FemtoMAX – an X-ray beamline for structural dynamics at the short-pulse facility of MAX IV
- 1 MAX IV Laboratory, Lund University, P. O. Box 118, Lund, 22100, Sweden.
- 2 Department of Physics, Lund University, PO Box 118, Lund 22100, Sweden
- 3 Dectris AG, Taefernweg, Baden-Daettwil 15405, Switzerland
- 4 Departments of Physics and Materials Science and Engineering, Drexel University, Philadelphia, PA 19104, USA
- 5 Department of Environmental Science, Aarhus University, Roskilde 4000, Denmark
- 6 Center for Quantum Electronics, Institute of Physics, Vietnam Academy of Science and Technology, Hanoi, Vietnam
- 7 Lawrence Berkeley National Laboratory, Berkeley, CA 94720, USA
The FemtoMAX beamline facilitates studies of the structural dynamics of materials. Such studies are of fundamental importance for key scientific problems related to programming materials using light, enabling new storage media and new manufacturing techniques, obtaining sustainable energy by mimicking photosynthesis, and gleaning insights into chemical and biological functional dynamics. The FemtoMAX beamline utilizes the MAX IV linear accelerator as an electron source. The photon bursts have a pulse length of 100 fs, which is on the timescale of molecular vibrations, and have wavelengths matching interatomic distances (Å). The uniqueness of the beamline has called for special beamline components. This paper presents the beamline design including ultrasensitive X-ray beam-position monitors based on thin Ce:YAG screens, efficient harmonic separators and novel timing tools.
Solvent-free and biocompatible multiphased organic-inorganic hybrid nanocomposites.
- 1 Institute of Chemistry, University of Campinas (UNICAMP), P. O. Box 6154, Campinas, 13083-970, Brazil. email@example.com.
- 2 MAX IV Laboratory, Lund University, P. O. Box 118, Lund, 22100, Sweden.
Biocompatible chemically cross-linked organic-inorganic (O-I) hybrid nanocomposites were developed using a new atoxic, simple and fast, solvent-free pathway. Poly(ε-caprolactone) (PCL) and poly(ethylene glycol) (PEG), which are both biocompatible, were used as the organic moieties (at different PCL/PEG ratios), while in situ synthesized polysilsesquioxanes made up the inorganic moiety. The O-I hybrid nanocomposites’ molecular structures were characterized using solid-state 29Si NMR, TGA and ATR-IR. Results showed an unusually high condensation yield of approximately 90% and two distinct silsesquioxane structures. No traces of the remaining isocyanate groups were found. Advanced morphological characterization of the ternary O-I hybrids was performed using a combination of electron microscopy and X-ray scattering techniques such as SEM, TEM, ESI-TEM, WAXS and temperature-dependent SAXS. Results showed the occurrence of spherical nanoparticles, associated with polysilsesquioxane, and ordered network grains, associated with PCL and/or PEG chains cross-linked by silsesquioxane cages. As a consequence, a four-phased nanostructured morphology was proposed. In this model, PCL and PEG are undistinguishable, while polysilsesquioxane nanoparticles are uniformly distributed throughout a homogeneous cross-linked matrix, which shows gel-like behavior. Moreover, a mobile phase made up of unbound polymer chains occurs at the grain interface.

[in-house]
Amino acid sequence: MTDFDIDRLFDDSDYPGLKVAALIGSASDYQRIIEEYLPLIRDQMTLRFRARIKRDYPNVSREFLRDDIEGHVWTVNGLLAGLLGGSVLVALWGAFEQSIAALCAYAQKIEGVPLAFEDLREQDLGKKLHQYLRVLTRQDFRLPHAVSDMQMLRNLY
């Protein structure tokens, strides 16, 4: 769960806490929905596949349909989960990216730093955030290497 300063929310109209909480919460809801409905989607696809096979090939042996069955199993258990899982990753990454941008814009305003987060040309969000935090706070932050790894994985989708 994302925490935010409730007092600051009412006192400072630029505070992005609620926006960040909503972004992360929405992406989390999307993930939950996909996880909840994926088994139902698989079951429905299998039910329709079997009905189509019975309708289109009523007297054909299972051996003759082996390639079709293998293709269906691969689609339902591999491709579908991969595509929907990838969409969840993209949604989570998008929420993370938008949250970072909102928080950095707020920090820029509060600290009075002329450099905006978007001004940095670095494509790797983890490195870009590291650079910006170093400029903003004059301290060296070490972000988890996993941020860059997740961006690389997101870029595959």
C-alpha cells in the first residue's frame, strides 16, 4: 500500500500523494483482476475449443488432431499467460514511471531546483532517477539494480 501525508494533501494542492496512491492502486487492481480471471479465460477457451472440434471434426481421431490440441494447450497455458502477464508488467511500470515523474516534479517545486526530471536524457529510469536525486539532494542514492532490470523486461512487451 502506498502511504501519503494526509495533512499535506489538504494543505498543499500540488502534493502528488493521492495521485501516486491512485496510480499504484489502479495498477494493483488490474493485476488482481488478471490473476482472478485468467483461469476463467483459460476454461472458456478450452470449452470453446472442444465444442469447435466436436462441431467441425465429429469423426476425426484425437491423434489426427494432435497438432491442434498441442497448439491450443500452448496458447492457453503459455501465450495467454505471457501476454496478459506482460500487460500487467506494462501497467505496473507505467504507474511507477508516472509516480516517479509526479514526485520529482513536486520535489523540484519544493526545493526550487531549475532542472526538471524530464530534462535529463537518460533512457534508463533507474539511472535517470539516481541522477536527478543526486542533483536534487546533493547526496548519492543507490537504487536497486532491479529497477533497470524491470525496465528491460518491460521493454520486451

Rapid Acquisition of X-Ray Scattering Data from Droplet-Encapsulated Protein Systems.
- 1 Institute for X-ray Physics, Georg-August-University Göttingen, 37077, Göttingen, Germany.
- 2 Current address: European XFEL GmbH, 22869, Schenefeld, Germany.
- 3 Paul Scherrer Institute, 5232, Villigen, Switzerland.
- 4 Current address: MAX IV Laboratory, Lund University, 221-00, Lund, Sweden.
- 5 Institute of Inorganic Chemistry, Graz University of Technology, 8010, Graz, Austria.
- 6 European Synchrotron Radiation Facility, 38000, Grenoble, France.
- 7 Department of Analytical Chemistry, Ghent University, 9000, Ghent, Belgium.
Encapsulating reacting biological or chemical samples in microfluidic droplets has the great advantage over single-phase flows of providing separate reaction compartments. These compartments can be filled in a combinatoric way and prevent the sample from adsorbing to the channel walls. In recent years, small-angle X-ray scattering (SAXS) in combination with microfluidics has evolved as a nanoscale method of such systems. Here, we approach two major challenges associated with combining droplet microfluidics and SAXS. First, we present a simple, versatile, and reliable device, which is both suitable for stable droplet formation and compatible with in situ X-ray measurements. Second, we solve the problem of “diluting” the sample signal by the signal from the oil separating the emulsion droplets by multiple fast acquisitions per droplet and data thresholding. We show that using our method, even the weakly scattering protein vimentin provides high signal-to-noise ratio data.
cytoskeletal intermediate filaments; microfluidics; small-angle X-ray scattering; vimentin; water-in-oil emulsions